Imagine praising somebody by saying, "Hey! I think you're great, just not as great as me! Love you!" It's sort of what our speaker is doing in "Dangerous Astronomy." Spirituality is expressed as a desire to praise the stars, and as the poem unfolds, the speaker mixes his feelings for the stars with his feelings for his wife and son. Not bad, except for when he gets jealous. It's as if we accompany the speaker on a spiritual journey through his good intentions, disillusionment, and then eventual realization and plea for forgiveness from a "Rough God."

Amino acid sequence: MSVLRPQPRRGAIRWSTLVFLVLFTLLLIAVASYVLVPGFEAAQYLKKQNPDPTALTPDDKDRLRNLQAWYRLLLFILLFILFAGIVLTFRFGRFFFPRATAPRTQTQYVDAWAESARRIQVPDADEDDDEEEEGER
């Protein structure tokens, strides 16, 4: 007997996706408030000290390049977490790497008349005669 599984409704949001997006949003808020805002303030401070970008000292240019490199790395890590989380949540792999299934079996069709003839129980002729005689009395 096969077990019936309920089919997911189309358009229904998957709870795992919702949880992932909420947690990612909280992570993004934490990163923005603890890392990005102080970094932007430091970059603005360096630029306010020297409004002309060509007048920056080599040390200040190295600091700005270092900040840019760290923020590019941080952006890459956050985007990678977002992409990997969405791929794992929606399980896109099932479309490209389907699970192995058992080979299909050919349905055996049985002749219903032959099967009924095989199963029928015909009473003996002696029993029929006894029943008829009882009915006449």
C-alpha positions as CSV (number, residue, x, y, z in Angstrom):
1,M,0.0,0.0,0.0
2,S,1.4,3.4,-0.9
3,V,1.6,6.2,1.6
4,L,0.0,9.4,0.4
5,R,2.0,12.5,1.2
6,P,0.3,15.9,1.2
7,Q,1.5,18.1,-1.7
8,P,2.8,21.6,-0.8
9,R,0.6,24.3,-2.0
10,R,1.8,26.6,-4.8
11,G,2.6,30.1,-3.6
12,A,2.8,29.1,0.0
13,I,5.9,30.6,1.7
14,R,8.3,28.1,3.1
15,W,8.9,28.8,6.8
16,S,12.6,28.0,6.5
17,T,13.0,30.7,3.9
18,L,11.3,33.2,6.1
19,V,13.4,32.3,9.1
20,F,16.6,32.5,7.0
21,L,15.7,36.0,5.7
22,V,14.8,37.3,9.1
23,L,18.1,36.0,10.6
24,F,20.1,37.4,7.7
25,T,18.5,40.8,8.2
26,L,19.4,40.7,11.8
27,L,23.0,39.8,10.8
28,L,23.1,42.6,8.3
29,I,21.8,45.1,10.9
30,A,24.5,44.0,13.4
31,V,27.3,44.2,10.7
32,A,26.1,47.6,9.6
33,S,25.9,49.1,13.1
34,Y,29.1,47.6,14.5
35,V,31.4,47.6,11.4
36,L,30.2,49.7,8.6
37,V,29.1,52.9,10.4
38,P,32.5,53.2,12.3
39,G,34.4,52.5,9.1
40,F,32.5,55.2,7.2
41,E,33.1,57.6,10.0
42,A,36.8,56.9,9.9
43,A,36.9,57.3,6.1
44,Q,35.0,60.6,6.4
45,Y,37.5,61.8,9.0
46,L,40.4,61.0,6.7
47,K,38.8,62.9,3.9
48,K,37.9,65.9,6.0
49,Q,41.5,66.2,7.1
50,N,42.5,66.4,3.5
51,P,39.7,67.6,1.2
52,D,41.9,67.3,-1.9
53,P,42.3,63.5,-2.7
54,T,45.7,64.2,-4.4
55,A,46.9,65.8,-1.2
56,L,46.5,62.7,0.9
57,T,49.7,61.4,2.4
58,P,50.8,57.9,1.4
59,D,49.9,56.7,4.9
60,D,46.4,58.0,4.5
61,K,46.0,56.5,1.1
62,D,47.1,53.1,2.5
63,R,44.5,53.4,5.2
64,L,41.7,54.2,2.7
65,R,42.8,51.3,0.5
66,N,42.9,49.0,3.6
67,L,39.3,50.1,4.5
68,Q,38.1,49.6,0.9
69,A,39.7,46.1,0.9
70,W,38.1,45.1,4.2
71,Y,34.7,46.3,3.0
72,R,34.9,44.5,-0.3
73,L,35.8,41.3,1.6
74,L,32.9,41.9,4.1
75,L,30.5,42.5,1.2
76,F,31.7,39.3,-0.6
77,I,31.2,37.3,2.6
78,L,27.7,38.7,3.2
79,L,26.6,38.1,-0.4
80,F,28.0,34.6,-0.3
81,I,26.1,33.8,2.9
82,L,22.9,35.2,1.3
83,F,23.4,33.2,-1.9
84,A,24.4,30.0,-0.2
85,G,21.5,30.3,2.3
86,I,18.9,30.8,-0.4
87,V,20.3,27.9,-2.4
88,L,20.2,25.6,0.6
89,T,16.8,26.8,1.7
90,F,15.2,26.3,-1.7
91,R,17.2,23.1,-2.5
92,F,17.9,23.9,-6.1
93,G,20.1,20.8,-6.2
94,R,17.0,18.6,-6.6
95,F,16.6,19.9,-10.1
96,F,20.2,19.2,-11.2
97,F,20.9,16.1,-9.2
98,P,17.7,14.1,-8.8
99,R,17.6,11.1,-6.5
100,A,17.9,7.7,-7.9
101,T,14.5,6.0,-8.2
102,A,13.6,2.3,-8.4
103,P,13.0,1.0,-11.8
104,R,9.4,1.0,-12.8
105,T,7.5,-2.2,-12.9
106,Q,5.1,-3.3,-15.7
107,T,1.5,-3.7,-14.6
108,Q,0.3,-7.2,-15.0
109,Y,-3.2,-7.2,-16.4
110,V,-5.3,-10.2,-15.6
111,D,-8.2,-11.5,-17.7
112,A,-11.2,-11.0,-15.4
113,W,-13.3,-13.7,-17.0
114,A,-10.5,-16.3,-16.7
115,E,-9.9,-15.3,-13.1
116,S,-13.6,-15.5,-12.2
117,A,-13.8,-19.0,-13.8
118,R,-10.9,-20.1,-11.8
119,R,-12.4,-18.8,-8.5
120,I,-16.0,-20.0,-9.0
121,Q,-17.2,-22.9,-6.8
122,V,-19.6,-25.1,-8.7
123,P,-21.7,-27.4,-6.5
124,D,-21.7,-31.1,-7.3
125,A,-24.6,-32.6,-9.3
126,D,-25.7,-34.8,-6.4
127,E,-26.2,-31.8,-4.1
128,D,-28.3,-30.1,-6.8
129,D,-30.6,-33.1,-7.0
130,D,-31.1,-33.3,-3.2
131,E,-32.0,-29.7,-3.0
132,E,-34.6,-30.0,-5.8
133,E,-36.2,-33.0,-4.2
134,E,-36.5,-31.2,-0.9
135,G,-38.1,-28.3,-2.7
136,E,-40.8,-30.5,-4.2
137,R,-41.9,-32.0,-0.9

The speaker uses the contrast of light and dark to show that a spiritual experience is full of contradictions and other confusing stuff, like emotions, which can be uncomfortable to experience. That's why God is, you know, "Rough."
Through the speaker's conversational tone, he is able to articulate the difficult and elusive experience of spirituality into a typical, domestic situation between husband, wife and son. Gee, Alexie, why you gotta be such a ninja?